In light of the ongoing protests in Ferguson, Mo., “Fire This Time” by Gerald Horne felt like a timely read in my African-American Studies class with Visiting Professor David Swiderski. The class—AFAM329: Race, Rage, Riots, and Backlash: 20th Century Protest Movements—gives historical context to many of the current racial issues in the United States, but “Fire This Time” felt especially appropriate in this historical moment. The book, which is about the Watts riots in Los Angeles of 1965, raised this question for me: Why don’t we see riots like this anymore?
The answer, logistically speaking, is that our police force has become more of a military. It racially profiles and perpetuates racial violence while aided by the finest, most aggressive military-grade weapons our nation’s military industrial complex can provide.
Los Angeles in the 1960s was a deeply segregated city. Racially biased housing policies kept black residents in specific areas, often ghettos like Watts, where residents were at the mercy of often white, non-resident shopkeepers who used their captive market to exploit an already economically depressed community.
Indeed, when the riots unfolded, it was these stores that were targeted for looting and burning. Black store owners, or other minority shopkeepers who could use their non-white status as protection during the six days of violent chaos, put up signs identifying themselves as “Blood Brothers” to avoid the destruction faced by their white counterparts.
The riots, a culmination of years of police violence by the Los Angeles Police Department (LAPD) and repressive government practices that kept the black community isolated in poverty in the city’s ghettos, were triggered by an altercation between the police and two brothers who lived in Watts. After the brothers were stopped in their car by the police, a crowd gathered to watch as the pair, soon joined by their mother, argued with the LAPD. Things became violent when one officer brought a shotgun out of his car.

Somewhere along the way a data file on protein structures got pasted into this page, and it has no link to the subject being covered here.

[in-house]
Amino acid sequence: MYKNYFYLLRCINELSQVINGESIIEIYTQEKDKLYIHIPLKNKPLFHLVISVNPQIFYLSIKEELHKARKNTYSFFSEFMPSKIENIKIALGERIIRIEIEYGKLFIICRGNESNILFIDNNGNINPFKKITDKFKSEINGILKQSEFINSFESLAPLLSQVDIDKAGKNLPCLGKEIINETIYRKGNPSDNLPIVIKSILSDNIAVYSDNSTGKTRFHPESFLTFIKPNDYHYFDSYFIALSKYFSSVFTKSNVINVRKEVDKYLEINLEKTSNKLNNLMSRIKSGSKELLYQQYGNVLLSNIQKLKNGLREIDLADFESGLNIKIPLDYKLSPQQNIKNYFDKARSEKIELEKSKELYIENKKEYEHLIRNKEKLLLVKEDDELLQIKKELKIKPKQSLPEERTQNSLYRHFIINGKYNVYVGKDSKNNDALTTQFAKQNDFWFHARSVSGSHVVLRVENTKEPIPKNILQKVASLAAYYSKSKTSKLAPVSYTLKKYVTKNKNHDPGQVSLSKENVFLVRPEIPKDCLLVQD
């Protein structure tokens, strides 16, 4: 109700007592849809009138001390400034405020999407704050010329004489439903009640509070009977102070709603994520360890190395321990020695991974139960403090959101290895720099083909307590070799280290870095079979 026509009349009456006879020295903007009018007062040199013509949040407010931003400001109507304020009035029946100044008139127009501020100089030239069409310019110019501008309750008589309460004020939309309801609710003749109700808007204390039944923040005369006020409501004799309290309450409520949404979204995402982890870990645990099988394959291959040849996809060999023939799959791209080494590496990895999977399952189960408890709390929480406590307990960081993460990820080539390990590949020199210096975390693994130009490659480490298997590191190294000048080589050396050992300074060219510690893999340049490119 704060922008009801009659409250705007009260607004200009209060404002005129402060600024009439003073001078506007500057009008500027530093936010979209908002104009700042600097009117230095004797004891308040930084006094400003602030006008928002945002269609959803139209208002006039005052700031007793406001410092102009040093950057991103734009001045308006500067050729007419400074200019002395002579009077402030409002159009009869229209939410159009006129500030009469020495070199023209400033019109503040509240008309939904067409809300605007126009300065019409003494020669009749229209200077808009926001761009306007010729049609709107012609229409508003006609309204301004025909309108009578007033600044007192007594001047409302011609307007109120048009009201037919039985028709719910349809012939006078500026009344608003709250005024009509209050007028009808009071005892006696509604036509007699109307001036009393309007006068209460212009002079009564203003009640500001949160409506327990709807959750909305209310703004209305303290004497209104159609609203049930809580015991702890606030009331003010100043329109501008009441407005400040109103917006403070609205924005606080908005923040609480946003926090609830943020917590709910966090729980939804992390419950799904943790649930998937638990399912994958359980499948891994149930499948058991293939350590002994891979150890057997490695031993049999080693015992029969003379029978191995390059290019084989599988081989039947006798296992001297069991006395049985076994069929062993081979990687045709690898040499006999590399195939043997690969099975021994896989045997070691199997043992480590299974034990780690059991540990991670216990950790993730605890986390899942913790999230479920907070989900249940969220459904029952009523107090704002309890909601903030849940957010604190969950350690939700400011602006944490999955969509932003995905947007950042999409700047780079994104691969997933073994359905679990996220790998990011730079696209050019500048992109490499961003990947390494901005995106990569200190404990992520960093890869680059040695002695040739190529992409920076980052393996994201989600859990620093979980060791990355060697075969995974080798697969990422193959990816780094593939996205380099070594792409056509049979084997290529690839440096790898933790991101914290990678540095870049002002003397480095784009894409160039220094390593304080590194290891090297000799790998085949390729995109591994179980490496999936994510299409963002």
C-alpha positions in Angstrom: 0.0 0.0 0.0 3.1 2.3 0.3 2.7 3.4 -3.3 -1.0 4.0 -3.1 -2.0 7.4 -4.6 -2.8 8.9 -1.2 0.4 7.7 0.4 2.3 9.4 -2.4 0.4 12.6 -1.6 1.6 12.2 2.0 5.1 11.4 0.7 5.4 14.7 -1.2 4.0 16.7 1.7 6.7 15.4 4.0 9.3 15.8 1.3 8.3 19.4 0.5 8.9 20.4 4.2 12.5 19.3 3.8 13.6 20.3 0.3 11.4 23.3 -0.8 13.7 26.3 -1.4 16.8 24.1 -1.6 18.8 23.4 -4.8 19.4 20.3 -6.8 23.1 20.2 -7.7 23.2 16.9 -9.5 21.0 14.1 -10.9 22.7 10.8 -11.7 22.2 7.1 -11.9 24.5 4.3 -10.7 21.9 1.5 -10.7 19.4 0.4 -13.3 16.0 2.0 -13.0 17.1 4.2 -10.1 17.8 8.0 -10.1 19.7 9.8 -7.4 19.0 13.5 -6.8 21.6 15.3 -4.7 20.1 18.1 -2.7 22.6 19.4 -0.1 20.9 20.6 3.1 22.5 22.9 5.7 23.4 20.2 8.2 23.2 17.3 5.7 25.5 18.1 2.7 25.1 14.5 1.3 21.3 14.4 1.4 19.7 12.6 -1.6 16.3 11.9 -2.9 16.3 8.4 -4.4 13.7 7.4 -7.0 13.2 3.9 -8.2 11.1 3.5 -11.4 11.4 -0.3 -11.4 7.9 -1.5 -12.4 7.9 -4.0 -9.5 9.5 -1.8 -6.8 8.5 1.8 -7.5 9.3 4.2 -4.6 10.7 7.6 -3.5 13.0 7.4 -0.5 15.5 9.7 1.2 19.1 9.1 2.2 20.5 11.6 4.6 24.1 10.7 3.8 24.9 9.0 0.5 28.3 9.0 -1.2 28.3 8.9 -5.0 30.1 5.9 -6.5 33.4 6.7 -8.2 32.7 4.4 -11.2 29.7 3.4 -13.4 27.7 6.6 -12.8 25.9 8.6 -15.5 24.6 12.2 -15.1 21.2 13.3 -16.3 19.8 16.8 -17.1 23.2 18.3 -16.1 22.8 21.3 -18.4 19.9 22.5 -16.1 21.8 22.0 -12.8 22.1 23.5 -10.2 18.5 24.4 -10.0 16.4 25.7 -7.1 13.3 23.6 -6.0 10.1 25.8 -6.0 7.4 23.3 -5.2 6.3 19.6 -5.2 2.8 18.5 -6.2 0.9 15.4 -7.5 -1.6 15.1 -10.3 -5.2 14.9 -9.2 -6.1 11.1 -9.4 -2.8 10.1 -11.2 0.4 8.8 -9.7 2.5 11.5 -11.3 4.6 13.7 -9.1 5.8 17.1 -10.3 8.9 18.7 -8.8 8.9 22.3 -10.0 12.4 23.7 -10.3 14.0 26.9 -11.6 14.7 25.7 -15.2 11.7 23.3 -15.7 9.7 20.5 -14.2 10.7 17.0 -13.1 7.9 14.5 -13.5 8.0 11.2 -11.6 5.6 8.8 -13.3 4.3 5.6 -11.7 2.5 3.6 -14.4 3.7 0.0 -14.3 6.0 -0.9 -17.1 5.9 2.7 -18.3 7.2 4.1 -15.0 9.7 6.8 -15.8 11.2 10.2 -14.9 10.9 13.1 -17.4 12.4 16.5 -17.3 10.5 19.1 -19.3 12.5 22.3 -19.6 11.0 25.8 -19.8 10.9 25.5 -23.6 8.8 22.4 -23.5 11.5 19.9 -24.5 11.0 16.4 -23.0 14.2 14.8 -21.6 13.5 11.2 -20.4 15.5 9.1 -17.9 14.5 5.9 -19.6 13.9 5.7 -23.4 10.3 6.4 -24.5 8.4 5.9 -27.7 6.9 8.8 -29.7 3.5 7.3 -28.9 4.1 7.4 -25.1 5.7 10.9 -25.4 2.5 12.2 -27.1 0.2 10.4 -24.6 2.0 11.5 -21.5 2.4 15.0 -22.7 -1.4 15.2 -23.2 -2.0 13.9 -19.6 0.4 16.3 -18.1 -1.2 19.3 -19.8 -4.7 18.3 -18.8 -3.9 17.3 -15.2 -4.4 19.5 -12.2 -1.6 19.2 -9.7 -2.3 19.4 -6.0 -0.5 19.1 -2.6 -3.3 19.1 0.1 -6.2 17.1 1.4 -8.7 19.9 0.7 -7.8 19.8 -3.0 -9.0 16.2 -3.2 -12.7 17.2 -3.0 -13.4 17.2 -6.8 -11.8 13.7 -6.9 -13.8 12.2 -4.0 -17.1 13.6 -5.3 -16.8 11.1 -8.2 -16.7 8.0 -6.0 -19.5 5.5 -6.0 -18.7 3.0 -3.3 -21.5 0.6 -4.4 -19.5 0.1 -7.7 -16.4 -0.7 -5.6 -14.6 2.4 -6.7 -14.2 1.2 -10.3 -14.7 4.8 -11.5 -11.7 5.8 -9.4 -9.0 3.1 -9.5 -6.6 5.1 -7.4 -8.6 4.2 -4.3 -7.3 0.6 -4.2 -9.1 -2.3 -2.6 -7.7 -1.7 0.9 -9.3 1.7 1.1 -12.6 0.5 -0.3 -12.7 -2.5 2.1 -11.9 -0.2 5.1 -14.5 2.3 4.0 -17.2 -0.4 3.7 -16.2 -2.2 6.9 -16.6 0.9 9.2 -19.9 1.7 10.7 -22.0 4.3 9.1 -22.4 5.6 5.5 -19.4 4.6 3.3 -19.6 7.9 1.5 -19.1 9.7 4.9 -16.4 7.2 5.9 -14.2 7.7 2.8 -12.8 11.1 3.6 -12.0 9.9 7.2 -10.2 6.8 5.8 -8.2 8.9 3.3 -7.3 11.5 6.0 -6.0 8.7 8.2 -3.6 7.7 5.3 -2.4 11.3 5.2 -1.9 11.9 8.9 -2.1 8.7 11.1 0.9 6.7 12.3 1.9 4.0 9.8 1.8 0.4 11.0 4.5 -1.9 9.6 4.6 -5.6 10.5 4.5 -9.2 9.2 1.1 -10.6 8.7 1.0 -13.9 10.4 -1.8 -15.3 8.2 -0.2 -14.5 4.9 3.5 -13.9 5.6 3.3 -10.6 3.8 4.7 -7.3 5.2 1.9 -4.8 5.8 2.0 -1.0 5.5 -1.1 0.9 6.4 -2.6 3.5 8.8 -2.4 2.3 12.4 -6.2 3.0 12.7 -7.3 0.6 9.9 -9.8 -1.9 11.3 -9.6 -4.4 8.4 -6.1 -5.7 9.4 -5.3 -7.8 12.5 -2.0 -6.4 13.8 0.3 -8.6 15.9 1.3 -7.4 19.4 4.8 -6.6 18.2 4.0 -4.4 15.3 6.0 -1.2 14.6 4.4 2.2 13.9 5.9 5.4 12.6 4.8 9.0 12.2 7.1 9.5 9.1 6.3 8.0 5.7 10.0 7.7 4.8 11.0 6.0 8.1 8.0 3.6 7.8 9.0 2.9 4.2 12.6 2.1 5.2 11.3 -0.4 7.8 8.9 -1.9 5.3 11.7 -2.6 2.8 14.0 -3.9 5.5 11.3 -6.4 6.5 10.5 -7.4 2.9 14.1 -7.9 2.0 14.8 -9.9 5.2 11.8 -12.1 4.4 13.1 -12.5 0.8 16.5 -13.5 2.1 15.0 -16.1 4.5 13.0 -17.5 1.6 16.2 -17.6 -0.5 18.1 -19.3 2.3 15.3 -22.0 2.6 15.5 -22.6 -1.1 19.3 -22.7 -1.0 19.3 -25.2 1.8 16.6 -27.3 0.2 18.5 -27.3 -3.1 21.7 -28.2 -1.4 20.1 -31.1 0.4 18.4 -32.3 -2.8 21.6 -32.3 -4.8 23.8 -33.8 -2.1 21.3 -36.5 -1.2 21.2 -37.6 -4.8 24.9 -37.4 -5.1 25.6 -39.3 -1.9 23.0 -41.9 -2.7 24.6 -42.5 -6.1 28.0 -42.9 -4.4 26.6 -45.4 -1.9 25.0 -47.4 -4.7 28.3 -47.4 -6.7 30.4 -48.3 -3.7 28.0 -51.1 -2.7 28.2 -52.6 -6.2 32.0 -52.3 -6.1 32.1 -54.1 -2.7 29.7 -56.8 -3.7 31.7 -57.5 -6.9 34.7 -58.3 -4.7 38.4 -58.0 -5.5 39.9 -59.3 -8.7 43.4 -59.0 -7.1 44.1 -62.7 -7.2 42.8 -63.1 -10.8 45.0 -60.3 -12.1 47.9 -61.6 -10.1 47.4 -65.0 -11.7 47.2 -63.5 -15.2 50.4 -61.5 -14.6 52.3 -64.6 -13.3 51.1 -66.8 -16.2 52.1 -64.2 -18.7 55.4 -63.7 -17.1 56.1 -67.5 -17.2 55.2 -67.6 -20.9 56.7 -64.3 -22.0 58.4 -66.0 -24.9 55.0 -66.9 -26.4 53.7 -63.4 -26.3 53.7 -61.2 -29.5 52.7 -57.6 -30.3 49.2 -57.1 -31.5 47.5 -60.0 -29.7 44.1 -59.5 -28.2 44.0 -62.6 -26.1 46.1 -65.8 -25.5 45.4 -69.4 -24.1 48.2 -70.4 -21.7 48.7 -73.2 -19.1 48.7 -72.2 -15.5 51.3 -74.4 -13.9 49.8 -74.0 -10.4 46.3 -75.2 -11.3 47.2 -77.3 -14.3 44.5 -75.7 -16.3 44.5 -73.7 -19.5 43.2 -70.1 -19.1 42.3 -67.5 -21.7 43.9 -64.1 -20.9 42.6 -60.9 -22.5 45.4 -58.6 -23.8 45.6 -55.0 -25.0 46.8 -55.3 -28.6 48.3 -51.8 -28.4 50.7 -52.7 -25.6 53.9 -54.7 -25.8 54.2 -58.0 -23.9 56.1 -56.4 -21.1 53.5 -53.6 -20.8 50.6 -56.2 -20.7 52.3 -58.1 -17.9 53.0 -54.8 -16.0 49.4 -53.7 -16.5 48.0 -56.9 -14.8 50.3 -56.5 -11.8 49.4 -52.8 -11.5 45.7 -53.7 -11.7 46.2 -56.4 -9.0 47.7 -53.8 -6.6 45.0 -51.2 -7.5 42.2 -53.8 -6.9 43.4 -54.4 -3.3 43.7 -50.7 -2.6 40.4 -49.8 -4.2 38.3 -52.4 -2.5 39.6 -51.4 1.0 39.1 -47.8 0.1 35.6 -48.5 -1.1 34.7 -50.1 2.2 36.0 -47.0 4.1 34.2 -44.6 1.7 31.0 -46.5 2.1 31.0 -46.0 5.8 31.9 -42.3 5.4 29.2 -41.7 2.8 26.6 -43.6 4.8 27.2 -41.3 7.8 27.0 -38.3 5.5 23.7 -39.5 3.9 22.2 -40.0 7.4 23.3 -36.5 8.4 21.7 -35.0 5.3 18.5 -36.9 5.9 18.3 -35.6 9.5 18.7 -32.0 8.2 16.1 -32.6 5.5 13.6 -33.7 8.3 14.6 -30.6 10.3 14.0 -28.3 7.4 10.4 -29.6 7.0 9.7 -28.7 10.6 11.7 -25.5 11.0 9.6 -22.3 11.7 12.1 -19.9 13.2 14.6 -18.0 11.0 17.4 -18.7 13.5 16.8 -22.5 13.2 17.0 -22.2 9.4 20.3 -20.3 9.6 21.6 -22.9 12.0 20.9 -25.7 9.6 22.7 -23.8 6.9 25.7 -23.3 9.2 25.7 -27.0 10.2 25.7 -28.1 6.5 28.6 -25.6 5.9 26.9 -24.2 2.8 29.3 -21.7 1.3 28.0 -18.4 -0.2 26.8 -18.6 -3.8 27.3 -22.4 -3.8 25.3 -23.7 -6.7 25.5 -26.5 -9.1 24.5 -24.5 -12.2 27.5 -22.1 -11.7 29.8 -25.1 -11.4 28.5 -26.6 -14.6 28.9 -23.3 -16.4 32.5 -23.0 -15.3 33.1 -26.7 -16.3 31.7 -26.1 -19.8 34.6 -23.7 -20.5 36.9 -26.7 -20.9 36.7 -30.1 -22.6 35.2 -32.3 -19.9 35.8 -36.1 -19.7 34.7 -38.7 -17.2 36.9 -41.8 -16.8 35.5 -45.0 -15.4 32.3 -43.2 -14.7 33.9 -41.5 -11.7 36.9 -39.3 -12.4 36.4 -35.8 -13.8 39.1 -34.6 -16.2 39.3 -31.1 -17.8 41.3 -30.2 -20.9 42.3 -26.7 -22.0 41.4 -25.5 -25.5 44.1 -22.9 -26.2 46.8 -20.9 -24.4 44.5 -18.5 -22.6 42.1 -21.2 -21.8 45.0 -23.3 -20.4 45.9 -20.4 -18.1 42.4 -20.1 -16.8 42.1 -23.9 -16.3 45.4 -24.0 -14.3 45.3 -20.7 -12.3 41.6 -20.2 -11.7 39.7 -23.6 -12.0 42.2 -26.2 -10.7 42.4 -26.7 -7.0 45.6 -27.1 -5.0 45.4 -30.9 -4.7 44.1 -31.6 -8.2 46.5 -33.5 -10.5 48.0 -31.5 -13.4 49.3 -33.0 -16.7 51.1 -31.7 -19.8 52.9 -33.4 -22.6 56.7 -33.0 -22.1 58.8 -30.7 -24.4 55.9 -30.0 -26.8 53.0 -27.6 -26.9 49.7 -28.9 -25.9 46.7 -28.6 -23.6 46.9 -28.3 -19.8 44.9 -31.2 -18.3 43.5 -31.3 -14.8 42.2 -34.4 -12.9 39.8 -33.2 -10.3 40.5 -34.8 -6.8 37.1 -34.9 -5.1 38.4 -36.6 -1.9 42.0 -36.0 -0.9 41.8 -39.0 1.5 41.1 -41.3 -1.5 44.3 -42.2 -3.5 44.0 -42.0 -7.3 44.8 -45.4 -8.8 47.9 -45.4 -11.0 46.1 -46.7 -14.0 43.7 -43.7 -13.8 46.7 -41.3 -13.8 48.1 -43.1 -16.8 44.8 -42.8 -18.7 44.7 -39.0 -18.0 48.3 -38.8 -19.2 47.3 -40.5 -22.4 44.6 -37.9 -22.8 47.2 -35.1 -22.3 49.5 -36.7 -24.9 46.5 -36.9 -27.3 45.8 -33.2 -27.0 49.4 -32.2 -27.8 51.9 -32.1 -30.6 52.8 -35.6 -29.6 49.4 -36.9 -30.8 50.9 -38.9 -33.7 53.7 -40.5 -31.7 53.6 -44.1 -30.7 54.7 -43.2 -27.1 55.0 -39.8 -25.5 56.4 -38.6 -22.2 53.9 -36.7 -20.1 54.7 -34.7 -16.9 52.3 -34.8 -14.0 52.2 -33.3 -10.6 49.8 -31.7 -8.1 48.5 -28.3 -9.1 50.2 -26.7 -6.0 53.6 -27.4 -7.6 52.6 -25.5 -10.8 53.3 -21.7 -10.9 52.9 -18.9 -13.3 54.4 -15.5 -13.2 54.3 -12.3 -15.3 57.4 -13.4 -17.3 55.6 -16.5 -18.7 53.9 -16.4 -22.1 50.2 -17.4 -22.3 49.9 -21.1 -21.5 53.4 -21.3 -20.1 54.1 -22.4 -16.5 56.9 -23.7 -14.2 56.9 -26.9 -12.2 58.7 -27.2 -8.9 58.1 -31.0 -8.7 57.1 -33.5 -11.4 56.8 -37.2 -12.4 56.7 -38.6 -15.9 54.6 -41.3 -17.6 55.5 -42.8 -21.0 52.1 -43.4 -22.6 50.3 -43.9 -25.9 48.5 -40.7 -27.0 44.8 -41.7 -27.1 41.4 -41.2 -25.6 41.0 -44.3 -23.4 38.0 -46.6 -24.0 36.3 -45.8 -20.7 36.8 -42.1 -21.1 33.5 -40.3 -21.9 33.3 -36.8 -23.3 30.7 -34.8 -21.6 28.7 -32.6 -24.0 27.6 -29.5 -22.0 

After this, things escalated quickly. The community of Watts became a war zone, complete with snipers and tanks. Black residents roamed the streets in mobs, looting stores and burning buildings. Police, and eventually the California National Guard, opened fire on anyone and everyone, bringing the death count to 34 with thousands more injured or arrested.
I’ll be frank: although the statistics and details of the riots are staggering, Horne manages to make this a very dry read. Although the historical and cultural context of the racial divides in Los Angeles was enlightening, his accounts of the events themselves are dull. How do you make riots with $40 million in damages boring? Perhaps Horne should be applauded for finding a way.
Yet the importance of this book at this moment transcends the specific details of the 1965 riots and a dry writing style. Rather, this book is significant given racial relations in present-day America. In class, we discussed the impact of the riots. While in the long term the Watts riots hurt the community, which was never fully rebuilt after the massive destruction and suffered even more economically as a result, a good deal of attention was paid to the plight of the black community there in the immediate aftermath.
The book offers an interesting point of comparison with the events currently unfolding in Ferguson, where the community is peacefully uniting not in destruction but in the name of rebuilding something that was broken by violence at the hands of the police. Though Horne’s book may be dry, it is salient in this day and age.